Global Energy News Roundup: May 10

This week’s global energy news roundup features articles and information from a range of sources, including The Washington PostReuters UK and Canada, Forbes, and Bloomberg. Headlines in this roundup include “Nuclear Free Japan Faces Economic and Political Challenges”; Canada on Track to Expand Nuclear”; “Horizon Nuclear Project Attracts International Investors”; “New French President Seeks to Reduce Nuclear Dependence”; and “Lithuania Expects Economic Boost From Planned Reactor.”

The Forum on Energy weekly news roundup brings together a mix of global energy stories from around the web. It is published every Thursday morning on and is available on Twitter via @forumonenergy.

Nuclear Free Japan Faces Economic and Political Challenges
Japan’s last operating reactor shut down for its scheduled maintenance on May 5. Kansai Electric’s Ohi reactors 3 and 4 have passed all safety checks and are ready to restart, but Japan’s leadership has yet to gain consensus from regional government bodies. The Washington Post reports that Osaka Mayor Toru Hashimoto has championed the anti-nuclear movement in challenging the central government’s efforts to restart the reactors. On the other side, Takashi Imai, Chairman of the Japan Atomic Industrial Forum, has warned that businesses will suffer if the plants are not restarted. If the Ohi reactors remain idle, the Kansai region is expected to face a power shortage of 16.3 percent during the summer peak. In related energy news, the Japanese government has approved a bailout plan for Tokyo Electric Power Company, owner of the tsunami-damaged Fukushima nuclear plant. As part of the deal, the temporary government takeover will involve a plan to restructure the utility.
Source: Washington Post 

Canada on Track to Expand Nuclear
Canada’s Natural Resources Minister approved Ontario Power Generation’s (OPG) environmental assessment for expansion of the Darlington nuclear power station. The next step is for the Canadian Nuclear Safety Commission to rule on OPG’s site preparation license. If approved, OPG will be allowed to build up to four additional reactors at the site. The expansion is consistent with the Ontario government’s plan to replace carbon-emitting coal-fired plants with cleaner energy sources.
Source: Reuters Edition: Canada

Horizon Nuclear Project Attracts International Investors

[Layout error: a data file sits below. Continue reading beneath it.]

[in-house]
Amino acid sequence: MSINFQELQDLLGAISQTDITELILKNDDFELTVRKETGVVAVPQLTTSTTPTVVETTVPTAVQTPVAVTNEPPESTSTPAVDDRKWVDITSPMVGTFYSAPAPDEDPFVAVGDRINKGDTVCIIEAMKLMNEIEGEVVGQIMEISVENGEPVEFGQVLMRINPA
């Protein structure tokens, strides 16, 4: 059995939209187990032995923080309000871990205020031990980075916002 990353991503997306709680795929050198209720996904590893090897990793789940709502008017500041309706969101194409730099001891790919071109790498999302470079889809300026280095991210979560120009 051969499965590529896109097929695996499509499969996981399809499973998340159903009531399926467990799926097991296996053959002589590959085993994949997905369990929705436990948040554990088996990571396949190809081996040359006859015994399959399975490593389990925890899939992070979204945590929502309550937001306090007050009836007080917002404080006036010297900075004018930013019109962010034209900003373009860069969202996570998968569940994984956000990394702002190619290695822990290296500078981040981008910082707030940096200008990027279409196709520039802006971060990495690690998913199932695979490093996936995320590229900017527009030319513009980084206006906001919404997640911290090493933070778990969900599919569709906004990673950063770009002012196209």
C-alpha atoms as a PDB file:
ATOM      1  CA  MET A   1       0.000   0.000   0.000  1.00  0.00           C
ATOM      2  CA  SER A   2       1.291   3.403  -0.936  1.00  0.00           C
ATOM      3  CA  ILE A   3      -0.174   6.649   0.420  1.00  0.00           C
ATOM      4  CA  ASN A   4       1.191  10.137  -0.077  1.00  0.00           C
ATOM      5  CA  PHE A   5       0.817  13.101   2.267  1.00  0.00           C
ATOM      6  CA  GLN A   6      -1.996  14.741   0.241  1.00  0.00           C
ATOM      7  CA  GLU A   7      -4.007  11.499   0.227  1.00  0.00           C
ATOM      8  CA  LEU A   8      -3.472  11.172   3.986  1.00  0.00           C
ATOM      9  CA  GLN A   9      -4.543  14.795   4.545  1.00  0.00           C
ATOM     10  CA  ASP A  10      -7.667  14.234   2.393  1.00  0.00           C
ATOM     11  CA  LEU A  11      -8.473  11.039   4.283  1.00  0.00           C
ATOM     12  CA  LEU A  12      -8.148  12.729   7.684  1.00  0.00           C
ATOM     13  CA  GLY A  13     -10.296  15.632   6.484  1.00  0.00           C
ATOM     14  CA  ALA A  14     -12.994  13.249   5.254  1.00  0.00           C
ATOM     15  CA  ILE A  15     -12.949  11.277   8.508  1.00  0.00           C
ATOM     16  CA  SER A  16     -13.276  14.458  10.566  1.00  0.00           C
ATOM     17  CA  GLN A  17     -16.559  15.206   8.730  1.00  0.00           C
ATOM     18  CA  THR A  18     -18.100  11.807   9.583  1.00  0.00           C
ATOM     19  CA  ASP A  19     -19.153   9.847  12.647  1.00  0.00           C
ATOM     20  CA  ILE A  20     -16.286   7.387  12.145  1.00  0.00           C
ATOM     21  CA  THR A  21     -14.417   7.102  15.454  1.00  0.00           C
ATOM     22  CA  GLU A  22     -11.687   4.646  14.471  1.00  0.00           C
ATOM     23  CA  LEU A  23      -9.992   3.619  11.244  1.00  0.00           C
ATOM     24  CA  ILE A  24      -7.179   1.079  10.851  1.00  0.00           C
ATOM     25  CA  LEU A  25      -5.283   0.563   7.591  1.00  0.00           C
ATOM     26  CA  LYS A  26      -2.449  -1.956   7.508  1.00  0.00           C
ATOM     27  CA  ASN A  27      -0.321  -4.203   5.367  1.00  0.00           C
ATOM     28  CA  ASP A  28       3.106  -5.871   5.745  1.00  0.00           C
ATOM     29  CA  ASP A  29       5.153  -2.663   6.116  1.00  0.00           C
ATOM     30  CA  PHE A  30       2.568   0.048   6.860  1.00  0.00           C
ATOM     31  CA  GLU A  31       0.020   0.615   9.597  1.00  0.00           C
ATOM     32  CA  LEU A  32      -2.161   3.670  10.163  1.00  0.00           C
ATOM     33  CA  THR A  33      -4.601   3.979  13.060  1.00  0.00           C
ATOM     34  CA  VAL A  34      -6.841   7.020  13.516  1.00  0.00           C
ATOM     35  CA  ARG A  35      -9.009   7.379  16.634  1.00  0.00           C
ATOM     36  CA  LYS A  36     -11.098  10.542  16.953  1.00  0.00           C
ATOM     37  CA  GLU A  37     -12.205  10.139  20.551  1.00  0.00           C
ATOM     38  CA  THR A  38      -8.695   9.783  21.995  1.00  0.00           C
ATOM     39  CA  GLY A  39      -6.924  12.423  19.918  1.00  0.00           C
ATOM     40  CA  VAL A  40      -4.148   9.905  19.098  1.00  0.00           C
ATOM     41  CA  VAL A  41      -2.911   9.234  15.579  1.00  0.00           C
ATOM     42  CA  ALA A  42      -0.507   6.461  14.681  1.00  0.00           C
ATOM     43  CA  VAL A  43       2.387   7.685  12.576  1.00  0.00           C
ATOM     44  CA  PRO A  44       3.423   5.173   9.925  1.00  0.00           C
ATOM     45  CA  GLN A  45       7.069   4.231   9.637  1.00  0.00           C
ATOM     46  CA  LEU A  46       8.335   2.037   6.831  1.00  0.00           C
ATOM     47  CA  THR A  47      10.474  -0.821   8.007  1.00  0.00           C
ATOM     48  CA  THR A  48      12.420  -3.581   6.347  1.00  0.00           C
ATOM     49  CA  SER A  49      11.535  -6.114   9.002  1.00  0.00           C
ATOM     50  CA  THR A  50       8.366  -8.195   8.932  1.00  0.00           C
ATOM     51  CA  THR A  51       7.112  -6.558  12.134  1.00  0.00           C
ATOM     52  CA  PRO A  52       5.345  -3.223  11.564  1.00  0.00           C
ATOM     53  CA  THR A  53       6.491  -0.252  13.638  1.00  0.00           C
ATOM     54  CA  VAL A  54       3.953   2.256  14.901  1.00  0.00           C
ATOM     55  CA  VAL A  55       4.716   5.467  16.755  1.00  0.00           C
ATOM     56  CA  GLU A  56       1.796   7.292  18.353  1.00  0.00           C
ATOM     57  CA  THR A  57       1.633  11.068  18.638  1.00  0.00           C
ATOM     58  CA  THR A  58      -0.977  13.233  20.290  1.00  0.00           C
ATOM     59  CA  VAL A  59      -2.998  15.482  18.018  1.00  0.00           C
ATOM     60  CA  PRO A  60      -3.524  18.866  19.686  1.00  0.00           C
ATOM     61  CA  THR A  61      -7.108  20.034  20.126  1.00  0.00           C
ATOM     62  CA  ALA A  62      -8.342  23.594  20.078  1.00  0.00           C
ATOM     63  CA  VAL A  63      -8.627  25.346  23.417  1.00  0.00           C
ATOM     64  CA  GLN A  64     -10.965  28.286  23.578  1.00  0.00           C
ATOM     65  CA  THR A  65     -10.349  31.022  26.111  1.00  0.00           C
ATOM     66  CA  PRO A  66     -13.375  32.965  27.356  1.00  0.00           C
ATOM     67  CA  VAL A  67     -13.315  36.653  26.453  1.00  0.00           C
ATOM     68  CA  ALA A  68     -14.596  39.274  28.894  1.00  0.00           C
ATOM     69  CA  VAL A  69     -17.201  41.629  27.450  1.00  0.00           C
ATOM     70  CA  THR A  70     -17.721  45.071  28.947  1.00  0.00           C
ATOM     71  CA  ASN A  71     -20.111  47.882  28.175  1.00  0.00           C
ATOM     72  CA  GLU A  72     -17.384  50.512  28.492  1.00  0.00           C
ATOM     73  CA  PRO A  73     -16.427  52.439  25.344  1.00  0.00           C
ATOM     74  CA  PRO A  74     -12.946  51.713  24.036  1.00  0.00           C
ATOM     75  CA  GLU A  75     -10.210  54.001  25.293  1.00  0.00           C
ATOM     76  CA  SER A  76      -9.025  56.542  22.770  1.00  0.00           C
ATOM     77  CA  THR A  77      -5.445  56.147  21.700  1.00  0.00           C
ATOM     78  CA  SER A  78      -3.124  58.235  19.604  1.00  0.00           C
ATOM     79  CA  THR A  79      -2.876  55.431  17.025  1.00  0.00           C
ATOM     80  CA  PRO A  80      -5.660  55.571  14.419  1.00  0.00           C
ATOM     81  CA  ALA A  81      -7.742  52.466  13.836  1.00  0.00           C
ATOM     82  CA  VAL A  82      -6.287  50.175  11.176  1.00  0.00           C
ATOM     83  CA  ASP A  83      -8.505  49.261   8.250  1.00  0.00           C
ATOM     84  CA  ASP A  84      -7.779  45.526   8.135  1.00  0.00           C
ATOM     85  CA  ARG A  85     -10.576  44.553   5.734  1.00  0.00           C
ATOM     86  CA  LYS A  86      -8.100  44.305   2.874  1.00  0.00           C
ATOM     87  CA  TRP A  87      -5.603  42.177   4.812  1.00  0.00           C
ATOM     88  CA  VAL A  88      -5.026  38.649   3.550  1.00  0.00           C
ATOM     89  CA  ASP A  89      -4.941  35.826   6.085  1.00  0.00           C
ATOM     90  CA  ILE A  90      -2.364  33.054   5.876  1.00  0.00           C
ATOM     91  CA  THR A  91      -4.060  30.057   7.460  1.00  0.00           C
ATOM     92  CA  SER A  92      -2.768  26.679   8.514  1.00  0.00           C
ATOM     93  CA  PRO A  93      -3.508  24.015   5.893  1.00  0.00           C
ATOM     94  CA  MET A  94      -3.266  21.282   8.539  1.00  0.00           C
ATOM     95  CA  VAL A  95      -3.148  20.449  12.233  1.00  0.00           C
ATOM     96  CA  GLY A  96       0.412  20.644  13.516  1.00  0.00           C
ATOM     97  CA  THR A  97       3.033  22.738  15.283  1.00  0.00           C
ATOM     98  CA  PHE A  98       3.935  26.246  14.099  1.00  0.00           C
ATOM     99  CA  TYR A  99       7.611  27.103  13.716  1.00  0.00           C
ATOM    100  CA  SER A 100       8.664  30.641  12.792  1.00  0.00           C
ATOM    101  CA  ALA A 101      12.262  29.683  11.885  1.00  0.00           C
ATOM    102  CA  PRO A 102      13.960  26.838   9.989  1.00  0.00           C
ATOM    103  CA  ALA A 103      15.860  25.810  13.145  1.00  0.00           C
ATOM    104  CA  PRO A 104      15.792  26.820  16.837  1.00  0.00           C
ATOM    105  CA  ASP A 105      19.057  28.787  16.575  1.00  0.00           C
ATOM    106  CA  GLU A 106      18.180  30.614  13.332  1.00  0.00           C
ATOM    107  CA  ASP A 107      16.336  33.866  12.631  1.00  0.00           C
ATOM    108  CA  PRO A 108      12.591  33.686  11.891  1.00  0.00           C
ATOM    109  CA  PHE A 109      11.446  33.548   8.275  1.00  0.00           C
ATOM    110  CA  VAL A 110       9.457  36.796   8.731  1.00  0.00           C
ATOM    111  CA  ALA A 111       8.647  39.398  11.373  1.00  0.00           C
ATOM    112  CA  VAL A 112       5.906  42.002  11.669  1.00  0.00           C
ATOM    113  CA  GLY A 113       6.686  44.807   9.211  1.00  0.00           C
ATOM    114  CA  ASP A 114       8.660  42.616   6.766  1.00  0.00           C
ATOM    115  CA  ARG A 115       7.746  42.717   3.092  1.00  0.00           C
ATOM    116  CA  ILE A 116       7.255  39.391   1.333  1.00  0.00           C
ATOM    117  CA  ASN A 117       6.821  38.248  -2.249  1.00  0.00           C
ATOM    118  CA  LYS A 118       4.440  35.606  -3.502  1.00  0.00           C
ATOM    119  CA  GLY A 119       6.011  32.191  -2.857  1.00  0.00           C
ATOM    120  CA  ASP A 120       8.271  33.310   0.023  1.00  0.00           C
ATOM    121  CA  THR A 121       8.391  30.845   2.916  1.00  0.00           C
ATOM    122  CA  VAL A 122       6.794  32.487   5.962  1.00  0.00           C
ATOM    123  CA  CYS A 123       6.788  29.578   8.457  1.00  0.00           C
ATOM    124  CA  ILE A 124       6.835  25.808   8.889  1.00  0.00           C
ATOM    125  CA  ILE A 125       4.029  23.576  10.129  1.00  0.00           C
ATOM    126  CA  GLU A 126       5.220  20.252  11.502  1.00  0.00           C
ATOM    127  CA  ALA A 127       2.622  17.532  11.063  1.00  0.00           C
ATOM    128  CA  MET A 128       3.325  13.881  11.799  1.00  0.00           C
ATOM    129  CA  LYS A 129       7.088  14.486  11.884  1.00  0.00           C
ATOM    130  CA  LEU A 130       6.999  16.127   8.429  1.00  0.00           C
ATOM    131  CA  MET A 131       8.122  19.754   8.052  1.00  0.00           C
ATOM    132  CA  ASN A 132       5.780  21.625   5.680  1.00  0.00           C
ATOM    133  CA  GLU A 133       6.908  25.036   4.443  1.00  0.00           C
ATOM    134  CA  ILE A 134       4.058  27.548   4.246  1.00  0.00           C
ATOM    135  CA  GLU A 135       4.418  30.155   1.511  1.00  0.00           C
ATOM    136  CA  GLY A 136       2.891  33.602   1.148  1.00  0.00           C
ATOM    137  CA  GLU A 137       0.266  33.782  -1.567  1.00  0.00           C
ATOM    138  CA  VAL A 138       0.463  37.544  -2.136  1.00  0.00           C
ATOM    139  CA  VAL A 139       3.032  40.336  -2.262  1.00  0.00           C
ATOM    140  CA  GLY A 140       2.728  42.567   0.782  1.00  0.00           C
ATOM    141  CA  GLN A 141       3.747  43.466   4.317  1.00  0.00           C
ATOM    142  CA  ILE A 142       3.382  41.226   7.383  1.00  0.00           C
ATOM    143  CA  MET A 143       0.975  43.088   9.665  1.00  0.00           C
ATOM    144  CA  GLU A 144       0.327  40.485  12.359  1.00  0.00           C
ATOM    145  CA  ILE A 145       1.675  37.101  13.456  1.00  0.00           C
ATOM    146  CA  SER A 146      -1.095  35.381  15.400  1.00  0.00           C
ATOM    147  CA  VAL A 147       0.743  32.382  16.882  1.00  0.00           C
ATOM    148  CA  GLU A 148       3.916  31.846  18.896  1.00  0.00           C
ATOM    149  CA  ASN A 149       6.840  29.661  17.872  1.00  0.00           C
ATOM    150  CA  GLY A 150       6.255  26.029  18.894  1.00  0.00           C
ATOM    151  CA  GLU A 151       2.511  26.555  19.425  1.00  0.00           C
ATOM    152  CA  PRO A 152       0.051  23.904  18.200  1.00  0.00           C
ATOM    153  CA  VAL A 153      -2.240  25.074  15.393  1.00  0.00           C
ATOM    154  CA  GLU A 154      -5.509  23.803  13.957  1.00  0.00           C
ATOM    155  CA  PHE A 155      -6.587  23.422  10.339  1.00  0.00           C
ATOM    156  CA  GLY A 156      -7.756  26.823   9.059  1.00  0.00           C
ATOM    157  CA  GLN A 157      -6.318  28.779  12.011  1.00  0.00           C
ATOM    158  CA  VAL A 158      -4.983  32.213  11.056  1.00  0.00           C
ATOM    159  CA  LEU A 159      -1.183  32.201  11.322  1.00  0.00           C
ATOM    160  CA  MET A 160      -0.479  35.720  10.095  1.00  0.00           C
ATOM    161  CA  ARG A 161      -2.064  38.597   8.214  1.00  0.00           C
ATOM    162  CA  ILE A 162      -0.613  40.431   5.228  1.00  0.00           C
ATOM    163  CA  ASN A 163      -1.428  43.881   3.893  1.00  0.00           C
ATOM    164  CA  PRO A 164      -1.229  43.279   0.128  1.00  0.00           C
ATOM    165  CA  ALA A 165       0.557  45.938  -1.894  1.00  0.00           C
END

Though German companies RWE and E.ON are backing out of the Horizon nuclear joint venture in the United Kingdom, others are ready to step in. According to Reuters, at least five international entities are interested in the investment opportunity. Potential investors include Westinghouse (owned by Toshiba), U.S.-based Exelon, a Chinese investor and a Middle East investor.
Source: Reuters Edition: UK

New French President Seeks to Reduce Nuclear Dependence 
Nicolas Sarkozy’s loss to Francois Hollande raises questions about France’s energy future. While Sarkozy had pledged to extend plant life by 20 years, Hollande plans to reduce France’s nuclear program by 50 percent in 13 years. Forbes contributor Christopher Coats speculates that Hollande will need to execute some powerful political maneuvers to achieve his goal of cutting existing nuclear supplies.
Source: Forbes

Lithuania Expects Economic Boost From Planned Reactor
The Lithuanian government believes a planned $6.5 billion nuclear power plant could boost the country’s economy while helping it move toward energy independence. The country receives 62 percent of its energy through imports. Hitachi Ltd. has signed a concession agreement to build the 1,300-megawatt reactor in Visaginas. Lithuania’s parliament has until June 28 to approve the deal. At a press conference held yesterday in Vilnius, Prime Minister Andrius Kubilius said, “These projects are economically beneficial for Lithuania and its people, and they also guarantee energy security and greater integration into Europe.”  
Source: Bloomberg

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